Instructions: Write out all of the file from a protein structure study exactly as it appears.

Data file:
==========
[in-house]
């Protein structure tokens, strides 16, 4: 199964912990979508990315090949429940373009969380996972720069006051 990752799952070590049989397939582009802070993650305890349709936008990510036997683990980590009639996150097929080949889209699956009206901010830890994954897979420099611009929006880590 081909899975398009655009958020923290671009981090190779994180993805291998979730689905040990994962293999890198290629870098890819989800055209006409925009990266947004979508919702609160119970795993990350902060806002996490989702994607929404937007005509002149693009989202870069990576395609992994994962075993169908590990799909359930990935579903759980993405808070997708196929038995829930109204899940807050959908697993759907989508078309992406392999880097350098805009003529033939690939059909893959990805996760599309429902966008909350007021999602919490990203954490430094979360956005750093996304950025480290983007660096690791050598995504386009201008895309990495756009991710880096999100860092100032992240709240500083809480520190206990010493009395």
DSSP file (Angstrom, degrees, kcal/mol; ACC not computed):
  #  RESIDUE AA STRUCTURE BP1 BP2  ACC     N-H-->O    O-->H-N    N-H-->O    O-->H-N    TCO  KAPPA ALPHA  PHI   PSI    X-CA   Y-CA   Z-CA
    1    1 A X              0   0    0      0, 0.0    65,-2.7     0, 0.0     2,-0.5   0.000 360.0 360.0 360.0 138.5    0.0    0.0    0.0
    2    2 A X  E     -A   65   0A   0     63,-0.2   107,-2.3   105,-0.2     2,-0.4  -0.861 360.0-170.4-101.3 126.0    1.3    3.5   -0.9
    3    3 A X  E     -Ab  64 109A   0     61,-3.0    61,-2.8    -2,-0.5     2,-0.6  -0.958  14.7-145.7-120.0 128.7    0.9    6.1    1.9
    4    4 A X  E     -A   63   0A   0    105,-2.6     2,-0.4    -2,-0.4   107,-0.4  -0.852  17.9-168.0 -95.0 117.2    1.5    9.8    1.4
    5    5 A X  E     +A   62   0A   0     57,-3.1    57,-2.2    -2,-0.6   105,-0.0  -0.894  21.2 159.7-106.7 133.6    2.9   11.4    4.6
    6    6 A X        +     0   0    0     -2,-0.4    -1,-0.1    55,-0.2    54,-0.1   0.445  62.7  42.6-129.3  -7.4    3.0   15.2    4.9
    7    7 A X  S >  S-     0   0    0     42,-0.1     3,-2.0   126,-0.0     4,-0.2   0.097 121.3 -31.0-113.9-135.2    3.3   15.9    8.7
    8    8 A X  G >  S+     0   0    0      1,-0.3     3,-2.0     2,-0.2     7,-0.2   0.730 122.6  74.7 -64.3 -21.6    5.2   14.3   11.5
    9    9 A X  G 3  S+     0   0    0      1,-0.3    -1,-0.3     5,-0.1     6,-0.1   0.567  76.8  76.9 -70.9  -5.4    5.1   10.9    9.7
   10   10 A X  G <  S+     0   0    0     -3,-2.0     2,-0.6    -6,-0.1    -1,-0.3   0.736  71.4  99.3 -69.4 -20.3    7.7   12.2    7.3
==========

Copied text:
[in-house]
């Protein structure tokens, strides 16, 4: 199964912990979508990315090949429940373009969380996972720069006051 990752799952070590049989397939582009802070993650305890349709936008990510036997683990980590009639996150097929080949889209699956009206901010830890994954897979420099611009929006880590 081909899975398009655009958020923290671009981090190779994180993805291998979730689905040990994962293999890198290629870098890819989800055209006409925009990266947004979508919702609160119970795993990350902060806002996490989702994607929404937007005509002149693009989202870069990576395609992994994962075993169908590990799909359930990935579903759980993405808070997708196929038995829930109204899940807050959908697993759907989508078309992406392999880097350098805009003529033939690939059909893959990805996760599309429902966008909350007021999602919490990203954490430094979360956005750093996304950025480290983007660096690791050598995504386009201008895309990495756009991710880096999100860092100032992240709240500083809480520190206990010493009395």
DSSP file (Angstrom, degrees, kcal/mol; ACC not computed):
  #  RESIDUE AA STRUCTURE BP1 BP2  ACC     N-H-->O    O-->H-N    N-H-->O    O-->H-N    TCO  KAPPA ALPHA  PHI   PSI    X-CA   Y-CA   Z-CA
    1    1 A X              0   0    0      0, 0.0    65,-2.7     0, 0.0     2,-0.5   0.000 360.0 360.0 360.0 138.5    0.0    0.0    0.0
    2    2 A X  E     -A   65   0A   0     63,-0.2   107,-2.3   105,-0.2     2,-0.4  -0.861 360.0-170.4-101.3 126.0    1.3    3.5   -0.9
    3    3 A X  E     -Ab  64 109A   0     61,-3.0    61,-2.8    -2,-0.5     2,-0.6  -0.958  14.7-145.7-120.0 128.7    0.9    6.1    1.9
    4    4 A X  E     -A   63   0A   0    105,-2.6     2,-0.4    -2,-0.4   107,-0.4  -0.852  17.9-168.0 -95.0 117.2    1.5    9.8    1.4
    5    5 A X  E     +A   62   0A   0     57,-3.1    57,-2.2    -2,-0.6   105,-0.0  -0.894  21.2 159.7-106.7 133.6    2.9   11.4    4.6
    6    6 A X        +     0   0    0     -2,-0.4    -1,-0.1    55,-0.2    54,-0.1   0.445  62.7  42.6-129.3  -7.4    3.0   15.2    4.9
    7    7 A X  S >  S-     0   0    0     42,-0.1     3,-2.0   126,-0.0     4,-0.2   0.097 121.3 -31.0-113.9-135.2    3.3   15.9    8.7
    8    8 A X  G >  S+     0   0    0      1,-0.3     3,-2.0     2,-0.2     7,-0.2   0.730 122.6  74.7 -64.3 -21.6    5.2   14.3   11.5
    9    9 A X  G 3  S+     0   0    0      1,-0.3    -1,-0.3     5,-0.1     6,-0.1   0.567  76.8  76.9 -70.9  -5.4    5.1   10.9    9.7
   10   10 A X  G <  S+     0   0    0     -3,-2.0     2,-0.6    -6,-0.1    -1,-0.3   0.736  71.4  99.3 -69.4 -20.3    7.7   12.2    7.3